Condorcet voting methods take into account the entire ranking of the candidates by every voter, which means they have more information to use in picking the winner. But just as important as the use of rankings is how those rankings are used. Condorcet methods were invented by Marie Jean Antoine Nicolas de Caritat, marquis de Condorcet.
Condorcet election methods use the voters' rankings to compare every candidate (alternative) against every other in head-to-head contests. Intuitively, it would not make sense if the winner of an election would lose a head-to-head contest with some other candidate. Condorcet methods aim to prevent such an outcome.
The voters are considered to collectively have a preference for candidate A over candidate B if A is ranked higher than B on more ballots than B is ranked higher than A on. If the voters prefer a candidate A to every other candidate, candidate A is the Condorcet winner (CW). An election method is a Condorcet method if it is guaranteed to elect the Condorcet winner, when one exists.
Although there is usually a Condorcet winner, especially when there are many voters, it is possible that there isn't one. In ranked-preference voting systems, preference cycles may exist. For example, it is possible that on most ballots, candidate A is preferred to candidate B, on most ballots B is preferred to C, and on most ballots C is preferred to A. Fortunately, cycles involving the top-ranked candidate don't seem to happen often. And there are good methods for resolving these cycles, called completion rules. If the goal of the election is simply to pick the top candidate, it usually doesn't matter which completion rule is used.
In the CIVS election result report, the color coding of the final preference matrix tells you whether a completion rule was needed. If there are no red cells above the diagonal (or green cells below it), then there are no cycles for a completion rule to resolve, and it doesn't matter what completion rule is used.
CIVS currently supports five rules for Condorcet completion: Minimax-PM (the default rule), Schulze (also known as Beatpath Winner or Cloneproof Schwartz Sequential Dropping), Maximize Affirmed Majorities (MAM), a deterministic variant of MAM called CIVS Ranked Pairs, and a runoff-based Condorcet algorithm called Condorcet-IRV. The Schulze and MAM rules are described elsewhere (follow the links); Minimax-PM, CIVS Ranked Pairs and Condorcet-IRV are described below.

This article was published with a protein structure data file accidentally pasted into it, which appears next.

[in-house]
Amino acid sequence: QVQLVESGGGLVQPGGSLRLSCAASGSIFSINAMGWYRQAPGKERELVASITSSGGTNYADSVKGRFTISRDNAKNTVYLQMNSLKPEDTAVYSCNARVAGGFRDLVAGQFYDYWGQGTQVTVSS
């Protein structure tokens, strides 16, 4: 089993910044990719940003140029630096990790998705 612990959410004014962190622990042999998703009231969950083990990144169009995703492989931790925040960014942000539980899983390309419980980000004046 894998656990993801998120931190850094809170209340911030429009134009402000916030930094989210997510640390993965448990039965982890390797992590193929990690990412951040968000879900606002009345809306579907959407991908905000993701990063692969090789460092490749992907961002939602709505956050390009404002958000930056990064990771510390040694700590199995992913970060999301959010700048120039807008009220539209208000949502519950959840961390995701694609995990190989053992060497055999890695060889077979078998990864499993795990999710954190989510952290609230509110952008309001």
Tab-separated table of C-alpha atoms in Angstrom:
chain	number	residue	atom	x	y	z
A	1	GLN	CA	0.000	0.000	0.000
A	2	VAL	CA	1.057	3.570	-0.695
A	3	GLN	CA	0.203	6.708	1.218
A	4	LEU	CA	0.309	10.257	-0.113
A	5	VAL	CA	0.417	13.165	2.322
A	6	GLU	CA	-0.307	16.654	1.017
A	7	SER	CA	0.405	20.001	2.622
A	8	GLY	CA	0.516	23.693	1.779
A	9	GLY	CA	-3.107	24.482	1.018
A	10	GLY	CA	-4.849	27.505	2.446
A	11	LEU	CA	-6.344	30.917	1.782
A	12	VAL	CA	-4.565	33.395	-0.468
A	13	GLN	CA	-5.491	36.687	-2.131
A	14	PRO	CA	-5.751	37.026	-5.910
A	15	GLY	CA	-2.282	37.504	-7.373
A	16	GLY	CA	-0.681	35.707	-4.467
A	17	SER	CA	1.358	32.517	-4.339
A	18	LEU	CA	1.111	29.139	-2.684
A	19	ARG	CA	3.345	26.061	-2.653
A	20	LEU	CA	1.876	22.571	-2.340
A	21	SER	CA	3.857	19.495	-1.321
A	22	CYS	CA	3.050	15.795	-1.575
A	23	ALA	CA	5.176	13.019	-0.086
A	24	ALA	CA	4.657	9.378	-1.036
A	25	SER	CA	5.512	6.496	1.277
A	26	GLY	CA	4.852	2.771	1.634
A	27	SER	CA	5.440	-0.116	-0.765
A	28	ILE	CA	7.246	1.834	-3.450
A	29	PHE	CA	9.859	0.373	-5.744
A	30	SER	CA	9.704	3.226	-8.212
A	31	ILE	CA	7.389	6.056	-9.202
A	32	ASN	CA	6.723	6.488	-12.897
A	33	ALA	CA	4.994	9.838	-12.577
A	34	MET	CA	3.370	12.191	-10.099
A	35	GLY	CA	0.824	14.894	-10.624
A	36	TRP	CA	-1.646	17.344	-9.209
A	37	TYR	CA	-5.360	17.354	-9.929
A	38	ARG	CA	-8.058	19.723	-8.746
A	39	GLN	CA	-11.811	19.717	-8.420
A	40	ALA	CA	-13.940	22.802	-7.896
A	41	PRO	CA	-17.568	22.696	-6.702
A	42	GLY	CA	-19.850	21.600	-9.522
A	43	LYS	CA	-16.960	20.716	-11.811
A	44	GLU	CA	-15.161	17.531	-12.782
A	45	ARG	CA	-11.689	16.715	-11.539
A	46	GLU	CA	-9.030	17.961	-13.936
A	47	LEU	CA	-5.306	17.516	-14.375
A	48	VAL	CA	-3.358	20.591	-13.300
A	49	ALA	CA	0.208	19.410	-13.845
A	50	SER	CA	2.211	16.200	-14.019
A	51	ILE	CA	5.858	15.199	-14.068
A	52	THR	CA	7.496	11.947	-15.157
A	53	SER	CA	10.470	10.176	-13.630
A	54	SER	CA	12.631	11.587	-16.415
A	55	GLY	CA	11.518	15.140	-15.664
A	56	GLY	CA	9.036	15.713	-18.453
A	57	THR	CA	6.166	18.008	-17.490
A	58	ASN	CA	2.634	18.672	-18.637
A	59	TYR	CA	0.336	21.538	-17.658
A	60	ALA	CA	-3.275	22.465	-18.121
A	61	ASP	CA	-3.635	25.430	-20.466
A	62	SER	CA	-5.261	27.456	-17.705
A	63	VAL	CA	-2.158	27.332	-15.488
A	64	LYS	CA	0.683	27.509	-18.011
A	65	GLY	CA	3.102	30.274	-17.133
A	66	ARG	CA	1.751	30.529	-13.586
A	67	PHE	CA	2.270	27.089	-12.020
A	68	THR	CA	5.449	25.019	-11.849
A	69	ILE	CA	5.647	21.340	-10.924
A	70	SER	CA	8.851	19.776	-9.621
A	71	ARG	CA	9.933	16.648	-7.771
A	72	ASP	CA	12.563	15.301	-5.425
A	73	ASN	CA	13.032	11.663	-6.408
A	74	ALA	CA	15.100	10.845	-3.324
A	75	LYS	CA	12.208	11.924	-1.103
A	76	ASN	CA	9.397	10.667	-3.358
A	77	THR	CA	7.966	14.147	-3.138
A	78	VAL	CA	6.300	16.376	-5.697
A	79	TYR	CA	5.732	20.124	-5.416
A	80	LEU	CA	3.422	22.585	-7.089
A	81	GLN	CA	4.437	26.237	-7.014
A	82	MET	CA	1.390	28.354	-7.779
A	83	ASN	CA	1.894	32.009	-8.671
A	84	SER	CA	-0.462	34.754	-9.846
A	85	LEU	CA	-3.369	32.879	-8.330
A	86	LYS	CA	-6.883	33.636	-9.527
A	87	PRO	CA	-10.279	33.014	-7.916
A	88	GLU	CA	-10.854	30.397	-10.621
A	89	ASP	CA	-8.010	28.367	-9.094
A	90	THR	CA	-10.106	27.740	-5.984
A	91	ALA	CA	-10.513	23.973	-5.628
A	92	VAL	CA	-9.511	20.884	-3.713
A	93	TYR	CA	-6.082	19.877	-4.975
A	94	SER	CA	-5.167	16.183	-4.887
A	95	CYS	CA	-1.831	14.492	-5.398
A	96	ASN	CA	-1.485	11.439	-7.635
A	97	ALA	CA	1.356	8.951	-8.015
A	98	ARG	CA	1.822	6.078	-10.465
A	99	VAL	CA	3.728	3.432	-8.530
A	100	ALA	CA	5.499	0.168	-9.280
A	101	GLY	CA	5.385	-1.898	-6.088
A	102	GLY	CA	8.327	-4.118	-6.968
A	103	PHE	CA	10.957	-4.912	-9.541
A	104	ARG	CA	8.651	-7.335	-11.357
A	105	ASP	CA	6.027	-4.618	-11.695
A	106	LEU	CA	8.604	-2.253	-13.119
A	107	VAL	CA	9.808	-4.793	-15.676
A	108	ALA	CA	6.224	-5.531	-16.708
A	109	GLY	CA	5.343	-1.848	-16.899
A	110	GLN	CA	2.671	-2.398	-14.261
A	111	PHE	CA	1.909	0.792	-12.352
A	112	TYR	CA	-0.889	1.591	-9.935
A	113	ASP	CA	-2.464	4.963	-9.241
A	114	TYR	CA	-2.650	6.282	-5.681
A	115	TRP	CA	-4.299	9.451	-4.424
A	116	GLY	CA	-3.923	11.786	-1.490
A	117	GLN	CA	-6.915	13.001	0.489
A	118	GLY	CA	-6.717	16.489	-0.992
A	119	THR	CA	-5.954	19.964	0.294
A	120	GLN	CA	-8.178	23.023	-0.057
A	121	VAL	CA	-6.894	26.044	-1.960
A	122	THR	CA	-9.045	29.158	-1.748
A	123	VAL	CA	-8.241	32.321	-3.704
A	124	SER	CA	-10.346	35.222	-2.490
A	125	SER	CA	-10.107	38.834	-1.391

CIVS does not impose a completion rule; in fact, anyone viewing the results of an election can see what the results would have been with each of the rules. It is probably a good idea for the election supervisor to decide on an rule ahead of time, and include it in the election description. On the other hand, all five rules usually agree with each other, especially on the ranking of the first few candidates.
Usually it doesn't matter which completion rule is used, because there is usually a Condorcet winner, in which case all the rules will agree. If all the rules agree, you can be confident that you're getting the right result. However, it's a good idea to commit to the rule you're going to use ahead of time, to avoid arguments later on.
The different rules have advantages and disadvantages. Minimax is finds the candidate that in a reasonable sense is closest to being the Condorcet winner; it is also the cheapest to compute. Richard Darlington has written an in-depth comparison of Minimax against other preferential voting methods (both Condorcet and non-Condorcet), and concluded that Minimax is the best method. Schulze (Beatpath Winner) is based on finding the strongest chains of pairwise defeats that can be used to argue one candidate is preferred over another; it can also be computed fairly cheaply using the Floyd-Warshall all-pairs-shortest-paths algorithm. The two ranked-pairs rules (CIVS Ranked Pairs and MAM) are more expensive but are still usually fast enough to be practical. If there are n candidates, the ranked pairs algorithms are about n times slower than Schulze. This slowdown is only noticeable if there are many candidates (more than twenty). The rankings produced by minimax tend to be the most stable in the sense that a given voter's ballot does not affect the ordering much. The difference between the two ranked pairs methods, CIVS Ranked Pairs and MAM, is that MAM uses a random tie-breaking method, whereas CIVS Ranked Pairs is completely deterministic. Thus, the result of running MAM is not determined by just the ballots cast. Comparison of the results of MAM and CIVS RP will show if randomization was needed and used by MAM. If there is a lot of concern about strategic voting (particularly, burying attacks), Condorcet-IRV is a reasonable candidate.
Minimax (also known as Simpson–Kramer), orders candidates based on their weakest defeats. It is an attractive method because it finds the candidate who could become the Condorcet winner with the fewest number of additional ballots. Unlike some other methods (notably, Dodgson and Kemeny–Young) that also try to find candidates “close to” being Condorcet winners, Minimax is also inexpensive to compute.